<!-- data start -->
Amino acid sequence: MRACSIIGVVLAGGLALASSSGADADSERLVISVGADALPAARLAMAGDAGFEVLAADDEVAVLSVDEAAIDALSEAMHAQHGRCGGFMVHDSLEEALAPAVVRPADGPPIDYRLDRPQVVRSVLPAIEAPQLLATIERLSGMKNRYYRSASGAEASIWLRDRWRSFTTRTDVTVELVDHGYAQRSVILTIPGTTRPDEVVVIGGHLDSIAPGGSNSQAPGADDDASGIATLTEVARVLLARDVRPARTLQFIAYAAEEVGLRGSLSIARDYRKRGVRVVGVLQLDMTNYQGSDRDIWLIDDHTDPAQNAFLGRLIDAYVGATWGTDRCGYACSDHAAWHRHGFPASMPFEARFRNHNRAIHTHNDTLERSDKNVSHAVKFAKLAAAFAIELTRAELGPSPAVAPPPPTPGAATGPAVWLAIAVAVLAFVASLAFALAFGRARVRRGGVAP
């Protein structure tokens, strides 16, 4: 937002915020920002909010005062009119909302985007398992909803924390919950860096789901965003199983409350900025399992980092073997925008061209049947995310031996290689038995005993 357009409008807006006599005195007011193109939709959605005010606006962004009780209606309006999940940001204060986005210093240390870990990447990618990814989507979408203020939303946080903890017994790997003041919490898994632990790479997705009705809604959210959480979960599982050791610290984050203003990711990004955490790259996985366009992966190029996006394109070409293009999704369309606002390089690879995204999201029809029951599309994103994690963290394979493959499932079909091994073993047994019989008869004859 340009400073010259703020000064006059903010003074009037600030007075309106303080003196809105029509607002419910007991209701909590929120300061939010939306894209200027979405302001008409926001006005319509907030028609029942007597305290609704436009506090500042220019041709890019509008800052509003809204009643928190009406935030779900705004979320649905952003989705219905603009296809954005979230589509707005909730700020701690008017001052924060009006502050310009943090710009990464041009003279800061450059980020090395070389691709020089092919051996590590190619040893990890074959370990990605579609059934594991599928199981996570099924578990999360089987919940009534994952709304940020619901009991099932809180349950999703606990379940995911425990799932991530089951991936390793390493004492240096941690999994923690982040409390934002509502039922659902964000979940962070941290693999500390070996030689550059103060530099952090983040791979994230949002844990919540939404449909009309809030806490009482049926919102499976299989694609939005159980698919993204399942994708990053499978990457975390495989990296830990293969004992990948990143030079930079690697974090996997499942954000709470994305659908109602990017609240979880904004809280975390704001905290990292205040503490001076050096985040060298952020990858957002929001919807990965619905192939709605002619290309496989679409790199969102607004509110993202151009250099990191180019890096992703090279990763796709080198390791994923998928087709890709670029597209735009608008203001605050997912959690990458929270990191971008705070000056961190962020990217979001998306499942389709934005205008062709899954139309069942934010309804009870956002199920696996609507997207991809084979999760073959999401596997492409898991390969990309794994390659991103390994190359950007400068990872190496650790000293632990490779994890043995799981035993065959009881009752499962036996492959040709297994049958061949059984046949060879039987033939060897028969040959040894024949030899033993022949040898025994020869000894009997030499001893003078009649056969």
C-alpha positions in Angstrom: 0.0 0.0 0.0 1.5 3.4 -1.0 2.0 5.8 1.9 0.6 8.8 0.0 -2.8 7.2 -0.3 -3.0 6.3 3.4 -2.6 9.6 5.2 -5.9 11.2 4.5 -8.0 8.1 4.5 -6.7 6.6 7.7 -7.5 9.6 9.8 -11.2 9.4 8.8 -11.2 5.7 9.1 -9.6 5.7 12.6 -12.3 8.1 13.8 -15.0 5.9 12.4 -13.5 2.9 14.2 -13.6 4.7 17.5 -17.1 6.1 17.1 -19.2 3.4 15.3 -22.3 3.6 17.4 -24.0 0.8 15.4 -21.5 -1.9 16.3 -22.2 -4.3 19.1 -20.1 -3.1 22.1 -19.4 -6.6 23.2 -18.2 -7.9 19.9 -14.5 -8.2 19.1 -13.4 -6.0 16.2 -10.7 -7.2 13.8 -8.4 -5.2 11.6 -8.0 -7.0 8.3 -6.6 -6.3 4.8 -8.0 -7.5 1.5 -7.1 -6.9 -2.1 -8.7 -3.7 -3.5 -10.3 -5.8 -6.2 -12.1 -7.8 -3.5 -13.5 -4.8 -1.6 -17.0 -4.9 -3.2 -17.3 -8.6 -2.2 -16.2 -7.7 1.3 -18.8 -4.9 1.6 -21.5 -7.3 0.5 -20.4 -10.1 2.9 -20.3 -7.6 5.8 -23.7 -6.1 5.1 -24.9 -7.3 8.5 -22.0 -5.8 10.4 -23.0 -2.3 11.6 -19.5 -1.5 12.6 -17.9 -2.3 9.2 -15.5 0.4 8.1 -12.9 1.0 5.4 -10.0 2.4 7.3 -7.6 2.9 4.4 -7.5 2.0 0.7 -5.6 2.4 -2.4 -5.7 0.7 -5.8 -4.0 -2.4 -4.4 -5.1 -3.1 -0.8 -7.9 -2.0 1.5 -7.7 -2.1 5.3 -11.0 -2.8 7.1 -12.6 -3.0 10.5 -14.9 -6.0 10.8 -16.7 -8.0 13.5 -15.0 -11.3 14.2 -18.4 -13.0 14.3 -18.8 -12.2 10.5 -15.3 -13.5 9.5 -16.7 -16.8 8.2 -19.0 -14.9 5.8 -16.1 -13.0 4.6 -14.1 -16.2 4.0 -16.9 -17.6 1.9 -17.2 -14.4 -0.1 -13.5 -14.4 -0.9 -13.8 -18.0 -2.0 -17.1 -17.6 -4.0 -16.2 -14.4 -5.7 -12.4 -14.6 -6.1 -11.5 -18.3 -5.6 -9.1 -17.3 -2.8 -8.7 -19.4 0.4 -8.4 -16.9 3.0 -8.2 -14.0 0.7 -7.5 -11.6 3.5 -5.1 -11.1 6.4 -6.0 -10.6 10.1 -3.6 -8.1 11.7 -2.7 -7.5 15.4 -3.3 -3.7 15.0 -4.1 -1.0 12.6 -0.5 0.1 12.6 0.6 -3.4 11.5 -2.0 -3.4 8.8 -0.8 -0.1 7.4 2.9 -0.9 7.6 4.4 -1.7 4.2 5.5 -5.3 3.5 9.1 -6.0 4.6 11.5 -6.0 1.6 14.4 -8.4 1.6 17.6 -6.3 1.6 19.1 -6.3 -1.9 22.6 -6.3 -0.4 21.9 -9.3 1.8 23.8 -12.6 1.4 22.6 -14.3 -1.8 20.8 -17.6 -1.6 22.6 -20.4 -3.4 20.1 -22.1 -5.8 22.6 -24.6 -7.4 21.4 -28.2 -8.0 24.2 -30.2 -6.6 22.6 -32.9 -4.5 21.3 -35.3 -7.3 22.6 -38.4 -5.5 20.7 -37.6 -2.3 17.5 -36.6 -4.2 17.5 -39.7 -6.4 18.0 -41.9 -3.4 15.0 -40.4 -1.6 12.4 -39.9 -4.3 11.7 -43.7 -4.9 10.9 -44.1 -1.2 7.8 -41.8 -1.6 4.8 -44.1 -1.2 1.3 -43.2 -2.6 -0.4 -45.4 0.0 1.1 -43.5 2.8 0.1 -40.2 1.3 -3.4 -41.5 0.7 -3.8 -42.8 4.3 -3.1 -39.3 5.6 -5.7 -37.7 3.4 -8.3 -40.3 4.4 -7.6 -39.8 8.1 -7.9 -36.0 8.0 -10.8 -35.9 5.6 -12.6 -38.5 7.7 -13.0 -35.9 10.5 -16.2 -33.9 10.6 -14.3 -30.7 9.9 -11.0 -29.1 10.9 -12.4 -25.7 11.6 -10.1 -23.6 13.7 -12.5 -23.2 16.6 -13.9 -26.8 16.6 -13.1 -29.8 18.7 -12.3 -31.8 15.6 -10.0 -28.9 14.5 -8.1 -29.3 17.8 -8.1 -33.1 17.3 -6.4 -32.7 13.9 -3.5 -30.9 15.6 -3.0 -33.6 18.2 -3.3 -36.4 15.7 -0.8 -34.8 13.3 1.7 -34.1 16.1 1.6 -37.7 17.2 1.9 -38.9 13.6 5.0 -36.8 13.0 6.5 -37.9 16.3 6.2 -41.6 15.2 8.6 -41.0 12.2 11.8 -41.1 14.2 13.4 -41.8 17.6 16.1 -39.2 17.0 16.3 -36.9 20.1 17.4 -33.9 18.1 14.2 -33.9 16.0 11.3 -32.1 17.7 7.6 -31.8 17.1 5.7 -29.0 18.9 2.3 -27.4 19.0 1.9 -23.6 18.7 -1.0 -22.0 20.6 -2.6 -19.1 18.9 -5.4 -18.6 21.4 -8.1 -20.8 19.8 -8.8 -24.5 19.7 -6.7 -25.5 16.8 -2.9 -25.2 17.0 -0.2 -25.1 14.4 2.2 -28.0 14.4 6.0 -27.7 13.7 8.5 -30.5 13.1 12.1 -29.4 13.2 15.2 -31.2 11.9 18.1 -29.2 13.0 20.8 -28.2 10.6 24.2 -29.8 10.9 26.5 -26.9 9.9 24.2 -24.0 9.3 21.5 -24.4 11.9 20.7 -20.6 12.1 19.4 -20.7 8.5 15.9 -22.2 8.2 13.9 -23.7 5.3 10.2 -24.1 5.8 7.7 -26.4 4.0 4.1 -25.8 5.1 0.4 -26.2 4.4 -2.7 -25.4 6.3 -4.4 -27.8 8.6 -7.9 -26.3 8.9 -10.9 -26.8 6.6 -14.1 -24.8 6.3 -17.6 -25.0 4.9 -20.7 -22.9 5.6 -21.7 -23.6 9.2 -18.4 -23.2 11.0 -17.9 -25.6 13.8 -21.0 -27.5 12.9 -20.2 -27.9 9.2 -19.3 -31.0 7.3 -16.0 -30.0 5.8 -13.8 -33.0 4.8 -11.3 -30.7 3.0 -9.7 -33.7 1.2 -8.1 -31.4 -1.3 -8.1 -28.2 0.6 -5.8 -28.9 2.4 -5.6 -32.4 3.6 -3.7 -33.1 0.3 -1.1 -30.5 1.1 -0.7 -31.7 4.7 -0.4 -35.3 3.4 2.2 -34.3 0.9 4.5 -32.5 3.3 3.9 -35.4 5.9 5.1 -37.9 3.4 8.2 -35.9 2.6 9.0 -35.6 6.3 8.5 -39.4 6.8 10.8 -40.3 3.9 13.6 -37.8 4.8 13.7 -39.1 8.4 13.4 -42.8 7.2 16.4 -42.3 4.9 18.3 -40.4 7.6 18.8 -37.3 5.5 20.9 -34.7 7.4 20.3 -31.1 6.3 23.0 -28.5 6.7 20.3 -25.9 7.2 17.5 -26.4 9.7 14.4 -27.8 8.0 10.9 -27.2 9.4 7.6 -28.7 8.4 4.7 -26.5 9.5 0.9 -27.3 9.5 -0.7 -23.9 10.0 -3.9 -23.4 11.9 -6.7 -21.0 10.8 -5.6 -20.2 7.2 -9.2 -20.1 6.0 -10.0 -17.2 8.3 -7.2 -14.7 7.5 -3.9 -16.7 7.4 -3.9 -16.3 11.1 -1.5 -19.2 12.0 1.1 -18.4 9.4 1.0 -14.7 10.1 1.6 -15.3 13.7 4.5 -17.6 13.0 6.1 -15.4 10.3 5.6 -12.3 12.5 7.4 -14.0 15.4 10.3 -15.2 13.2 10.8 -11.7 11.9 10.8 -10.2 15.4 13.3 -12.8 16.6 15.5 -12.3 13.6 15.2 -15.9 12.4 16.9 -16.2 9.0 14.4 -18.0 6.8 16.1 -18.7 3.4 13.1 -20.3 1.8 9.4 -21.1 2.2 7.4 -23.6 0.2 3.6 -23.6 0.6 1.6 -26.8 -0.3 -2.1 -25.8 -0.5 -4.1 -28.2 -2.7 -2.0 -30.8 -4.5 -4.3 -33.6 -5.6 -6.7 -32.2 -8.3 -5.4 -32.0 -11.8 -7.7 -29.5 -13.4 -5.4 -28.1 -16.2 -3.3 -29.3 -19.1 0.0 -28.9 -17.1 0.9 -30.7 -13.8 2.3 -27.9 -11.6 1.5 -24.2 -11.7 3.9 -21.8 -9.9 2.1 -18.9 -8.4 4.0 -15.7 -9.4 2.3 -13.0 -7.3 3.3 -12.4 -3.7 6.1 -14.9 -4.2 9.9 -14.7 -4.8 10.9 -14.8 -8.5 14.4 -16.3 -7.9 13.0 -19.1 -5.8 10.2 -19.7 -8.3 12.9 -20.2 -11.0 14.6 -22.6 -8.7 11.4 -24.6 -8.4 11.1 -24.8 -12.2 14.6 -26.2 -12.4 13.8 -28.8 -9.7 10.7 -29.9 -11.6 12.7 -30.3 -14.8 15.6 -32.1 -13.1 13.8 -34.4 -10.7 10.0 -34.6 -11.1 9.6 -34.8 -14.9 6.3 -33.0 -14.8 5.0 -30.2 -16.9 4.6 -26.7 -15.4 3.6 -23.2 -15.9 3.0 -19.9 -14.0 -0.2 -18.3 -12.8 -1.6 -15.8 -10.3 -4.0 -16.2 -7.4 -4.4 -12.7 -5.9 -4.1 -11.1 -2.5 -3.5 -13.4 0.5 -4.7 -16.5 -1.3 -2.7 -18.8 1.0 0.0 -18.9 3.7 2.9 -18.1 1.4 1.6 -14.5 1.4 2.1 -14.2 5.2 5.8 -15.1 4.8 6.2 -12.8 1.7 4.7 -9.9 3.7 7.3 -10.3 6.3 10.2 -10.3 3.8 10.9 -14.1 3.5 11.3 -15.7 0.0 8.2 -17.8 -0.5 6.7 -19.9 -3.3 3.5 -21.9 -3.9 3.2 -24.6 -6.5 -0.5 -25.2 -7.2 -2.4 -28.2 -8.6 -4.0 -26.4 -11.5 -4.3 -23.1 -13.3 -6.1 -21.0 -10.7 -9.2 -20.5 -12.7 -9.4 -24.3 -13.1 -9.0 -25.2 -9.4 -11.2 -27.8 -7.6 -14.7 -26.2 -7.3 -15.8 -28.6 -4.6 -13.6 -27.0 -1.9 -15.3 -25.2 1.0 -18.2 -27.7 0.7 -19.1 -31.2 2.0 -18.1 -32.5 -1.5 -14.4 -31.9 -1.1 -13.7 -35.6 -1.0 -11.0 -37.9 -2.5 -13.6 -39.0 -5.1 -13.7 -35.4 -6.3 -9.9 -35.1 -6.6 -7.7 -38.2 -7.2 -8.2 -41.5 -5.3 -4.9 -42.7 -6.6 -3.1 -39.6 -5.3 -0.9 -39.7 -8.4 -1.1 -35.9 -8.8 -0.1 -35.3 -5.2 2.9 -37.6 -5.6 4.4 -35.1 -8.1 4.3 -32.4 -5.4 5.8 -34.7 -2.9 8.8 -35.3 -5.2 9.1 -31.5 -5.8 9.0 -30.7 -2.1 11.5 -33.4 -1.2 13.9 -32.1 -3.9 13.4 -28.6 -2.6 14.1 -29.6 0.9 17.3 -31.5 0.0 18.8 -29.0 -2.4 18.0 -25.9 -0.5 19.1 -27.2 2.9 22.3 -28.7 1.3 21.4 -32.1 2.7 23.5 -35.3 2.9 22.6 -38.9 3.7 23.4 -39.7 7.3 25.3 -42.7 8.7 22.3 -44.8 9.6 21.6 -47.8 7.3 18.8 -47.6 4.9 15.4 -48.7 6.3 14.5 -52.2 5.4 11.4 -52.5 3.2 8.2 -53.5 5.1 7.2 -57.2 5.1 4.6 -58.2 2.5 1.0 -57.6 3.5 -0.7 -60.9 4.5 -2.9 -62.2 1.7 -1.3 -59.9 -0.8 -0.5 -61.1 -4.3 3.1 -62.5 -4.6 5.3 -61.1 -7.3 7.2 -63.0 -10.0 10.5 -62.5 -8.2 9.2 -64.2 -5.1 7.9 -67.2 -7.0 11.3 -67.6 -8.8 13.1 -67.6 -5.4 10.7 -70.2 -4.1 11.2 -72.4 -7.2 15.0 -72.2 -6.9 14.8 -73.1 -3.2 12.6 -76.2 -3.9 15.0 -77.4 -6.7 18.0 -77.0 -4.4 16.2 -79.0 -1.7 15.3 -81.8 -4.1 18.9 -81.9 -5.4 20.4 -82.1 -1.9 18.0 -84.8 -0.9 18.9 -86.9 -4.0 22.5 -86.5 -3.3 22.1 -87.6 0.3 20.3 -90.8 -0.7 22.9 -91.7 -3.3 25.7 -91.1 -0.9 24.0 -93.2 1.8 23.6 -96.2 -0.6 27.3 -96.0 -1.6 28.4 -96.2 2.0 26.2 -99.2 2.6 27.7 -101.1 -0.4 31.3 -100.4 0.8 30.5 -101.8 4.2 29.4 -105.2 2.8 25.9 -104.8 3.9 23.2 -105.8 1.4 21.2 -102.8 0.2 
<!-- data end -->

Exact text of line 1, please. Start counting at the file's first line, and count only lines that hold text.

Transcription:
Amino acid sequence: MRACSIIGVVLAGGLALASSSGADADSERLVISVGADALPAARLAMAGDAGFEVLAADDEVAVLSVDEAAIDALSEAMHAQHGRCGGFMVHDSLEEALAPAVVRPADGPPIDYRLDRPQVVRSVLPAIEAPQLLATIERLSGMKNRYYRSASGAEASIWLRDRWRSFTTRTDVTVELVDHGYAQRSVILTIPGTTRPDEVVVIGGHLDSIAPGGSNSQAPGADDDASGIATLTEVARVLLARDVRPARTLQFIAYAAEEVGLRGSLSIARDYRKRGVRVVGVLQLDMTNYQGSDRDIWLIDDHTDPAQNAFLGRLIDAYVGATWGTDRCGYACSDHAAWHRHGFPASMPFEARFRNHNRAIHTHNDTLERSDKNVSHAVKFAKLAAAFAIELTRAELGPSPAVAPPPPTPGAATGPAVWLAIAVAVLAFVASLAFALAFGRARVRRGGVAP